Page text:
The burgeoning world of professional video gaming known as electronic sports (eSports) scored a big win this week when Riot Games, creators of the popular online competitive game "League of Legends," announced that it had successfully lobbied the U.S. Citizen and Immigration Services to begin issuing professional players P-1 visas, which are intended for "individual athletes."
Dustin Beck, vice president of eSports at Riot, told NBC News that the change in policy "is a watershed moment," both for the field in general and "for the pros who've made this their life's passion and career."
Previously, Beck said, foreign players "had trouble proving to customs that they played video games professionally."
"Going through that protracted process multiple times a year was a real burden, especially for Canadian pros who come here regularly for tournaments," Beck said.
While immigration procedures might not have been so burdensome that they kept players from competing in championships hosted in the U.S. entirely, many individual eSports players stand to benefit because the new immigration policy allows for more flexibility in the creation and managements of teams in the U.S., said Mike Sepso, the co-founder and president of Major League Gaming.
"We've been bringing eSports pros to the U.S. to play for eight years," he said. "It's just been a more difficult visa process. This is great because it's a five-year visa, so many people will be able to come and live here and train in team houses rather than go back and forth constantly."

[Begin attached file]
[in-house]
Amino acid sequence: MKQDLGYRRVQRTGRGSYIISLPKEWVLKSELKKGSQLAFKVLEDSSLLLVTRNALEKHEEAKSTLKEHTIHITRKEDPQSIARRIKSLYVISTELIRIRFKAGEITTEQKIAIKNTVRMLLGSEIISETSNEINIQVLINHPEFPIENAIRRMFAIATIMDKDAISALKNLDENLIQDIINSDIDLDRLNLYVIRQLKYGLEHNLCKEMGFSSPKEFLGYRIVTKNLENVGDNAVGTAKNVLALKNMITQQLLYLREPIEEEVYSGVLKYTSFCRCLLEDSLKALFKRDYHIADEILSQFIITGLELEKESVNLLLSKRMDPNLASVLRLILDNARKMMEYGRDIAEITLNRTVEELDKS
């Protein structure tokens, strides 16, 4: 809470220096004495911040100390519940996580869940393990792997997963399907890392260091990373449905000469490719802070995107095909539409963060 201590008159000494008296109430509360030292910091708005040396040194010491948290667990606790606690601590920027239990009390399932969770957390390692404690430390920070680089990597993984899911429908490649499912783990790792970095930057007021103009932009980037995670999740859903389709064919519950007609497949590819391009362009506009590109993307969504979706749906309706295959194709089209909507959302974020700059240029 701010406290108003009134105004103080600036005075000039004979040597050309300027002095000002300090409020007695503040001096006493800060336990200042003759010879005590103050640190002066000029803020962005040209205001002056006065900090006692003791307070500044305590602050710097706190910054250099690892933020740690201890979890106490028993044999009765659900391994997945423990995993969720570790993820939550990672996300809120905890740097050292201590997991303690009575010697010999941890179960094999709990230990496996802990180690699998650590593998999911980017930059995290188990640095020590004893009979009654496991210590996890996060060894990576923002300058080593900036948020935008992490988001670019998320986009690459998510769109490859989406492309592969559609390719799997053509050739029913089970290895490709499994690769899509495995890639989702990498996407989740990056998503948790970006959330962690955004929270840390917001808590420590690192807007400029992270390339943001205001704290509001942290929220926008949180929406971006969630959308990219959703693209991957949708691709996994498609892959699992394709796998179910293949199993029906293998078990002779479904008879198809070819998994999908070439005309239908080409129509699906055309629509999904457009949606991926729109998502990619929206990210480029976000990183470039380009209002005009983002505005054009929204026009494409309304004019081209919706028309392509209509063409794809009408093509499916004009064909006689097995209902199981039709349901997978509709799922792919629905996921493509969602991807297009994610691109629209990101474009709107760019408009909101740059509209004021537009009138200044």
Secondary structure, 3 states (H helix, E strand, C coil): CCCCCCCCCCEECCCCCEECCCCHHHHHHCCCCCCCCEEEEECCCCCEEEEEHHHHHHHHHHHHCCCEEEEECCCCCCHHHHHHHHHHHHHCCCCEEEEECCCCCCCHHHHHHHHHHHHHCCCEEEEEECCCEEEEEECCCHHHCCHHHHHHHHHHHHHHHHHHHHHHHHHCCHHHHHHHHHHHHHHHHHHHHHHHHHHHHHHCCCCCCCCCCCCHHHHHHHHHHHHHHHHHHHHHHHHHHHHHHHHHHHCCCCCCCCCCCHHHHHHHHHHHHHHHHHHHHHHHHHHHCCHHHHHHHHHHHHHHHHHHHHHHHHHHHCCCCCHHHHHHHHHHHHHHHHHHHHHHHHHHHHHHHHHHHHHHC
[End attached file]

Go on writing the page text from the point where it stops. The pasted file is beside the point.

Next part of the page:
Dave Walsh, a former eSports athlete who dominated the professional "Halo" circuit under the gamer tag "Walshy" until his retirement in March 2012, said that the eSports community has been extremely proactive.
"This is the kind of thing we got covered before it became an issue," Walsh told NBC News. "It wasn't a huge hurdle to jump over, but this makes it more legitimate."
Walsh, who has been sponsored by brands such as Dr Pepper and Red Bull throughout his 11-plus years in eSports, said that he didn't think new brands would be tripping over themselves to start sponsoring more gamers just because they're now technically considered athletes. But, he said, "maybe this means they will start looking at us more closely."
"Most importantly, I think it's just recognition by a federal government body that, hey, an eSport isn't that different from golf or tennis or any other sport where the government would issue a visa to an athlete," Sepso added.
Beck of Riot Games told NBC that the company has been lobbying U.S. immigration services "for the past six months or so," with the tipping point coming from the inception of a weekly "League Championship Series."